Since mid-September, when they first started arriving, 581,590 migrants have passed through Croatia and 31 persons are in the process of readmission, caretaker Interior Minister Ranko Ostojic told reporters at the refugee transit centre in Slavonski Brod on Saturday.
He said the readmission was not easy but that Croatia's eastern neighbours were abiding by it. The 31 persons do not meet the conditions introduced on November 16, when Slovenia notified Croatia that it was accepting only refugees from war-hit Afghanistan, Iraq and Syria. Croatia is applying the same conditions and has notified Serbia and Macedonia, and since new rules were enforced, 1,110 persons were prevented from entering Croatia, he said.
Ostojic reiterated that Croatia would not enter refugee data into the Eurodac system so as not to become a return hot spot for all refugees which were not granted asylum in the rest of the EU. He reiterated that for the data to be entered into Eurodac, refugees should be first registered in the hot spots in Greece, in accordance with an EU plan.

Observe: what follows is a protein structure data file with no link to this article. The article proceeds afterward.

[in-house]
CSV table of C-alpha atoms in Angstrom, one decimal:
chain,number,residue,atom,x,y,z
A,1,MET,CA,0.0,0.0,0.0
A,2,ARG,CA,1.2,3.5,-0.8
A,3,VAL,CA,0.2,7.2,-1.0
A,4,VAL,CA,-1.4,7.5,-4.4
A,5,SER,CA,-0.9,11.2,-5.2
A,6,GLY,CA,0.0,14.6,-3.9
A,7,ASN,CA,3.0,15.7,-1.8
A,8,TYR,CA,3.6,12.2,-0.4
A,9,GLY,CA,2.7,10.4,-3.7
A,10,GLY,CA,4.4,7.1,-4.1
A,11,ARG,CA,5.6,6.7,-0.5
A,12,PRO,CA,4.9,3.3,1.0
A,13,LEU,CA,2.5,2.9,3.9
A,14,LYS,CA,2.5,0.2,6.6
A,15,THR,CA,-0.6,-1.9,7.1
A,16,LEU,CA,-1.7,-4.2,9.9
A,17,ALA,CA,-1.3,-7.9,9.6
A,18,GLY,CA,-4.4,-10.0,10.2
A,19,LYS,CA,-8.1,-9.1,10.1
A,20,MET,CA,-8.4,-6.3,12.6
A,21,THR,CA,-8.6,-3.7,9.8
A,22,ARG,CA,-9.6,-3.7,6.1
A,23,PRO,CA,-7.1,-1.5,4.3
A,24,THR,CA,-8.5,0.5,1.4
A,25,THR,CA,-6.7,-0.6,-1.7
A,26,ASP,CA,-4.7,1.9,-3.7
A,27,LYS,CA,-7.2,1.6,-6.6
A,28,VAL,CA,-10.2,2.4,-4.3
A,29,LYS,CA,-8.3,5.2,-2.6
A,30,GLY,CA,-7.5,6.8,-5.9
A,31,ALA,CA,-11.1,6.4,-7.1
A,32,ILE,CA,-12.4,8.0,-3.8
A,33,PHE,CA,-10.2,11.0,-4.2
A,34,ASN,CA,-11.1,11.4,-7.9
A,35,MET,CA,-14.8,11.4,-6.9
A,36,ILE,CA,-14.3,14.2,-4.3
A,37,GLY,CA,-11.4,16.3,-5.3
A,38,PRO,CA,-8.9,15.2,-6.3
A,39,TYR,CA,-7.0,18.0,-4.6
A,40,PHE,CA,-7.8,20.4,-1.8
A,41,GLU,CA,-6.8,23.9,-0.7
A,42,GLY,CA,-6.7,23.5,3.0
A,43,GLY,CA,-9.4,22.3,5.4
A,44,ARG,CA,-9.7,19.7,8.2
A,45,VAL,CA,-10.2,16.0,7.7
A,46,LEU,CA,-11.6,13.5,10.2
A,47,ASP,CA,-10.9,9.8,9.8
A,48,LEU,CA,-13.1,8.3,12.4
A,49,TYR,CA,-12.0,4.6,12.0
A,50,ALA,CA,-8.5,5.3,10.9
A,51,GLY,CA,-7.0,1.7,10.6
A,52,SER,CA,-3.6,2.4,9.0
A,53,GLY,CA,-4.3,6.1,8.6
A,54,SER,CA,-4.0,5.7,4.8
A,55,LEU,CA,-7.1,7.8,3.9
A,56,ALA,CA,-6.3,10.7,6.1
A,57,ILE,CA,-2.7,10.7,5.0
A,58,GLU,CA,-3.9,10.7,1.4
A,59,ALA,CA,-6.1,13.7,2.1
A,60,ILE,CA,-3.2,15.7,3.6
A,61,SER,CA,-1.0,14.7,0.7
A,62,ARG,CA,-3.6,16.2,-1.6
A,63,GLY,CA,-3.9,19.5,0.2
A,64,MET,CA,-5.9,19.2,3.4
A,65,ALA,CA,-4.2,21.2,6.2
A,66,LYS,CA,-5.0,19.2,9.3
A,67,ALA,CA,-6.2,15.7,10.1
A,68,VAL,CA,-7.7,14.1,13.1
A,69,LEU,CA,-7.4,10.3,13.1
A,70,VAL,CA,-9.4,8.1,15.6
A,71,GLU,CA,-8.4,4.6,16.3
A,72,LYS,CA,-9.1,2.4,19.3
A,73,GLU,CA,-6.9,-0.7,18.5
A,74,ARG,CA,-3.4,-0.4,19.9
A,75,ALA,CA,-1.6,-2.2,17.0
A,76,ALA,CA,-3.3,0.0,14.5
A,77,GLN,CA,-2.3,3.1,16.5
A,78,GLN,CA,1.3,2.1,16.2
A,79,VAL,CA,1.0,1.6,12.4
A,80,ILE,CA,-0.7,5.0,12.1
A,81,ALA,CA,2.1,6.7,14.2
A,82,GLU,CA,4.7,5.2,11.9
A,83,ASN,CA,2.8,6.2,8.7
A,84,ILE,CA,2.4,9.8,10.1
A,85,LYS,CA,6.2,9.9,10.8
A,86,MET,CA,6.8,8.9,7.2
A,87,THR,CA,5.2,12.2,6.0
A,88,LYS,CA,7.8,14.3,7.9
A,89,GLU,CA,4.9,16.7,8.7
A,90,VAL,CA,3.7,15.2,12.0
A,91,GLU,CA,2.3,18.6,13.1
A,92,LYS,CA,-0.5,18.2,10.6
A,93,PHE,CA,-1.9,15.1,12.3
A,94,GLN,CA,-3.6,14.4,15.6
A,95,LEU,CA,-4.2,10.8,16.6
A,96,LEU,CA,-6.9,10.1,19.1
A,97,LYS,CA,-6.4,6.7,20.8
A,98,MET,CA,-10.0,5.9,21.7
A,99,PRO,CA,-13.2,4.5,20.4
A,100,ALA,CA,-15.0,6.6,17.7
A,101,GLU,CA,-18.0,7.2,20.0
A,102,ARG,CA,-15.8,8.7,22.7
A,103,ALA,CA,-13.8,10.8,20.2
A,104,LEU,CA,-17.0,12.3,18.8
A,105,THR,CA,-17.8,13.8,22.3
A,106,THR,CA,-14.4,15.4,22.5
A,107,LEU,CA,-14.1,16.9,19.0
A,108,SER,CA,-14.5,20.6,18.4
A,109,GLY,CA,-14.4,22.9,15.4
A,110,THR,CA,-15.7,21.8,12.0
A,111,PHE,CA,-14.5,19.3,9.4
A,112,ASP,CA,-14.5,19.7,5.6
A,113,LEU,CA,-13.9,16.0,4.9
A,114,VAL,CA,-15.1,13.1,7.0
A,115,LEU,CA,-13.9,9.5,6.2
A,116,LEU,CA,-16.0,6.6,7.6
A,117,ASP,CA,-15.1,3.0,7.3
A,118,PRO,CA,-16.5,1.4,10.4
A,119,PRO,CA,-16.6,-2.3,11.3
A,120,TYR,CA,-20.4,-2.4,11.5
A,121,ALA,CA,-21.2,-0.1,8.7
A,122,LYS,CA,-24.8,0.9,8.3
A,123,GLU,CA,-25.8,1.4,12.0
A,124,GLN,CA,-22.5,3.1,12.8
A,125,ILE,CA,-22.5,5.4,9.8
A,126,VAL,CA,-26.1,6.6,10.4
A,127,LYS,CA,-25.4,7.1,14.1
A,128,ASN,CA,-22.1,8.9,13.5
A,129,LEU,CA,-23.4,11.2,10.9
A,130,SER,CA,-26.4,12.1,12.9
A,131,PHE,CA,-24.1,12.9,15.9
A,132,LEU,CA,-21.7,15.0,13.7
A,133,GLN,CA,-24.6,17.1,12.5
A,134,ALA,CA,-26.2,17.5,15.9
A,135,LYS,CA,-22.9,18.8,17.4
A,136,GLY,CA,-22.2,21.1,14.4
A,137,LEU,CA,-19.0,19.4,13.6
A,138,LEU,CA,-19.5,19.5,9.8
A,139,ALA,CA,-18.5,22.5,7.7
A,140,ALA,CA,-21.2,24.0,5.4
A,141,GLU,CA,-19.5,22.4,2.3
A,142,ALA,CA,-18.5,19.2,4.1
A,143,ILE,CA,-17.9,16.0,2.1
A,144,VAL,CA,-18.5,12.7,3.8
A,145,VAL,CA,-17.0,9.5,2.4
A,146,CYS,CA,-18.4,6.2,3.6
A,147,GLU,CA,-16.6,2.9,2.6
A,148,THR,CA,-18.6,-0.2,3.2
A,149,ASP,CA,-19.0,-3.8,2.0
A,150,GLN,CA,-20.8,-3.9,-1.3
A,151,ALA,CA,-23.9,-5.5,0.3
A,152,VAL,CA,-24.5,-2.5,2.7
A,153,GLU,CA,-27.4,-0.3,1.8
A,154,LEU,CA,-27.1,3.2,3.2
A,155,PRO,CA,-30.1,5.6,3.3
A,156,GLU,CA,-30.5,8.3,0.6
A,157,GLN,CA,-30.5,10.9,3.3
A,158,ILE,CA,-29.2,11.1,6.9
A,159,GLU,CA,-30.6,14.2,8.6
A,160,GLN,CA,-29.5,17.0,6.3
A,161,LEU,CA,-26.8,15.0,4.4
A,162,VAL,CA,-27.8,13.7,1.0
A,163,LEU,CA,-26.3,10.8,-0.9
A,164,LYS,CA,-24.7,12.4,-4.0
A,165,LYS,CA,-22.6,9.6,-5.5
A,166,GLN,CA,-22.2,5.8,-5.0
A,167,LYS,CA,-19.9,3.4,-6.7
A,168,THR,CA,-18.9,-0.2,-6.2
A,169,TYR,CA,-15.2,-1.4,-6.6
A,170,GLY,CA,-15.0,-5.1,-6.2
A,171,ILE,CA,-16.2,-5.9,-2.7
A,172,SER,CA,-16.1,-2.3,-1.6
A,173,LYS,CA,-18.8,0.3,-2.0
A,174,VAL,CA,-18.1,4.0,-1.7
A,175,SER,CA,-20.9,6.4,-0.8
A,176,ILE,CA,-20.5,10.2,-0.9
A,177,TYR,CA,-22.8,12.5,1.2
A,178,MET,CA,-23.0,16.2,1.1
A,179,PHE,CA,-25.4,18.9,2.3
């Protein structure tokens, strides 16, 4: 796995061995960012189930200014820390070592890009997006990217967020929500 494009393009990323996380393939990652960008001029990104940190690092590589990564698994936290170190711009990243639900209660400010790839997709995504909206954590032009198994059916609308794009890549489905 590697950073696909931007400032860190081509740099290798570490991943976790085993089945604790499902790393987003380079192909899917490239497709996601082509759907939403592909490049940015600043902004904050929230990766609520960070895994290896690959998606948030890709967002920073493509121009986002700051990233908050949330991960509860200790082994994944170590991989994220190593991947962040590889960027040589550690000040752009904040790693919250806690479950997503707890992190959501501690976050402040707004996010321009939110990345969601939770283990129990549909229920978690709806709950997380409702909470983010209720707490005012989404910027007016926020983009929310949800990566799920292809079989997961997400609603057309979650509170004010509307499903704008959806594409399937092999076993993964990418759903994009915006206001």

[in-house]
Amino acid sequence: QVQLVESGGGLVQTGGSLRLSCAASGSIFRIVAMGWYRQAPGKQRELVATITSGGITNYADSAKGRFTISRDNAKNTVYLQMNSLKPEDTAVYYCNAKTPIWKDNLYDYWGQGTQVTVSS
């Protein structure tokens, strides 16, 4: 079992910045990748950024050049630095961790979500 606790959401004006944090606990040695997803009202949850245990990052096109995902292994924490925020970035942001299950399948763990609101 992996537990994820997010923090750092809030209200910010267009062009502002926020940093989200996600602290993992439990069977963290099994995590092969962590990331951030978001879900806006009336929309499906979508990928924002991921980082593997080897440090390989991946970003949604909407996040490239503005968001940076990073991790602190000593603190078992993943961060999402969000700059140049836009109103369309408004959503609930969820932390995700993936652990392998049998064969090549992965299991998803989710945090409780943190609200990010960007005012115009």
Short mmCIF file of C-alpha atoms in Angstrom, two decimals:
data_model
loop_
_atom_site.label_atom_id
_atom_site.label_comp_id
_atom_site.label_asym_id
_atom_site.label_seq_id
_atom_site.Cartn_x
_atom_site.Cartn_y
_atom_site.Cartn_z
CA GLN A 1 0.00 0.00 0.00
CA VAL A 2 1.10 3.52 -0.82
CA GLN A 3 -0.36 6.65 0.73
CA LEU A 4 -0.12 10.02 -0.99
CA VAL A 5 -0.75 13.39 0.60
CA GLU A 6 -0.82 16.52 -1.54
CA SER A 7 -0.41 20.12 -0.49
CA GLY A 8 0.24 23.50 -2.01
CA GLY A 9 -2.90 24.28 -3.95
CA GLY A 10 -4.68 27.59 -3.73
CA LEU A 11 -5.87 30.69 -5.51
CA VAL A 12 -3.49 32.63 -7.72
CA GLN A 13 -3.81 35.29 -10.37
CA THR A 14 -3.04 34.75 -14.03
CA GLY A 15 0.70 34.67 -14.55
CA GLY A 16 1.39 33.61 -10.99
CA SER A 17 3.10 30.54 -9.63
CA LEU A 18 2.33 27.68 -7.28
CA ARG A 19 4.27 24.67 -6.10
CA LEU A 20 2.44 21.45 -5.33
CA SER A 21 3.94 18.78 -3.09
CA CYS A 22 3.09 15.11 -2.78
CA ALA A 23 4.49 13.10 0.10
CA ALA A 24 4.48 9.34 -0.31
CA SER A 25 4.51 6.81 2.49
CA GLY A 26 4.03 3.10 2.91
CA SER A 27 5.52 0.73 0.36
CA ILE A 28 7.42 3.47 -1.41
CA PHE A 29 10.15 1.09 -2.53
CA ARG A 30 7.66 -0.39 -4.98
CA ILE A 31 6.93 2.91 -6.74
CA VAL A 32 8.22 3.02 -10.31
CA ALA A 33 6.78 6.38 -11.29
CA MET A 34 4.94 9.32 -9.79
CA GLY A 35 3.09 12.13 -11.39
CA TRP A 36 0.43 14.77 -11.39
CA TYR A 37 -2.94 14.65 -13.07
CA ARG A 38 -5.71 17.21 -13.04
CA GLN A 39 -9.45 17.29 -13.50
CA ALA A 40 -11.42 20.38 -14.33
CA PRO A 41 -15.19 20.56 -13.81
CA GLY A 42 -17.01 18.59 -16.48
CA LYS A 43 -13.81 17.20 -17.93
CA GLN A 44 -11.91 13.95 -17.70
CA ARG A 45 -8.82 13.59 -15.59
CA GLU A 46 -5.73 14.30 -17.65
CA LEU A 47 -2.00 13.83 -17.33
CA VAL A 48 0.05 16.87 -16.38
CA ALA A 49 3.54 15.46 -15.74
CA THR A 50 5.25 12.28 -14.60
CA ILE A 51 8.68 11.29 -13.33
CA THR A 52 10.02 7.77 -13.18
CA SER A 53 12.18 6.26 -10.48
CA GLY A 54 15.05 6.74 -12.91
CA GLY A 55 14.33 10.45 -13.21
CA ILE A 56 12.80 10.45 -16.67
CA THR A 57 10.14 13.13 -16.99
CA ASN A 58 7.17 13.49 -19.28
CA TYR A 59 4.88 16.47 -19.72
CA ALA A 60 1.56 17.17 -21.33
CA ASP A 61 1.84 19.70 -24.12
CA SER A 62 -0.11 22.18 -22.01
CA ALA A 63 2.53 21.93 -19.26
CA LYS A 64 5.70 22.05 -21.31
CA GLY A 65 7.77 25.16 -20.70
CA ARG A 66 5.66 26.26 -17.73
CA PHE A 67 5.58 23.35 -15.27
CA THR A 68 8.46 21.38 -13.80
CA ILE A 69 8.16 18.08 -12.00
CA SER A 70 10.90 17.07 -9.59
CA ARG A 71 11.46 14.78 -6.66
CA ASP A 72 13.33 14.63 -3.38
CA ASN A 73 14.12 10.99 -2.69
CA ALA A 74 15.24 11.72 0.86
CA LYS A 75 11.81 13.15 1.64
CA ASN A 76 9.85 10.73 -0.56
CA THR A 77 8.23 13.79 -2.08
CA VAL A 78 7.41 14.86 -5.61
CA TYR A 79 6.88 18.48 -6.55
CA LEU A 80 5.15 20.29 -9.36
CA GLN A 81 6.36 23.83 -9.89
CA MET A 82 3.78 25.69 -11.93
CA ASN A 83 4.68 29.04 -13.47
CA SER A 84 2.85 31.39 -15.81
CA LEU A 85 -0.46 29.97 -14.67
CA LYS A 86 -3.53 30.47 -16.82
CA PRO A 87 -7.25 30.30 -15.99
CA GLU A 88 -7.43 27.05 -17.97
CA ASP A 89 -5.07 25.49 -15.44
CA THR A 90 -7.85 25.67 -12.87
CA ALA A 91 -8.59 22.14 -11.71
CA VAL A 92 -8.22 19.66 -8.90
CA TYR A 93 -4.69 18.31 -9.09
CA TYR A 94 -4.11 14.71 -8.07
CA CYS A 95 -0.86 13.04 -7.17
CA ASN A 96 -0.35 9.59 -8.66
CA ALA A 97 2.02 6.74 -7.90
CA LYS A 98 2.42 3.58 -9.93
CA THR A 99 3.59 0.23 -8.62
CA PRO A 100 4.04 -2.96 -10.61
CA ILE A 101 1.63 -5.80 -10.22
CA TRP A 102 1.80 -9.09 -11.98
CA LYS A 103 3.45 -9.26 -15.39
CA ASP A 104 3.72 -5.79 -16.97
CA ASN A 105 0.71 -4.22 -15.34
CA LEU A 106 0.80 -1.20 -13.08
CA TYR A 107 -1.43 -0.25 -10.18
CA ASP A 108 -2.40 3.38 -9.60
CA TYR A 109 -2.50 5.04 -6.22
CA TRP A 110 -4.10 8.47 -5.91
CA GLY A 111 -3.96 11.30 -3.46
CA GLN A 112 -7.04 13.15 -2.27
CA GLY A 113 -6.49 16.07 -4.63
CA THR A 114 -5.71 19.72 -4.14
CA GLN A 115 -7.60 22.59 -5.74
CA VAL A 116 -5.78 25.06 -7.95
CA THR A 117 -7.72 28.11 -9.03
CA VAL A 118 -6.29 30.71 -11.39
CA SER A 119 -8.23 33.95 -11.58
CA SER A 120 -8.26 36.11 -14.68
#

Ostojic said Croatia and Slovenia started exchanging refugee data and that he expected a data exchange system to be established between all countries on the refugee route. He said more would be known on January 15, when the interior ministers of those countries were expected to meet.
Commenting on Slovenia's decision to limit to 840 the number of refugees arriving per train from Croatia, he said it would pose a problem if the influx into Croatia was more than the average 3,000 refugees a day.
He said there had been no incidents at the Slavonski Brod camp and that HRK 114.5 million had been spent so far on refugee care. "From the EU fund for asylum and migration we have received 80% of the EUR 16.4 million approved. This means that all expenses have been covered."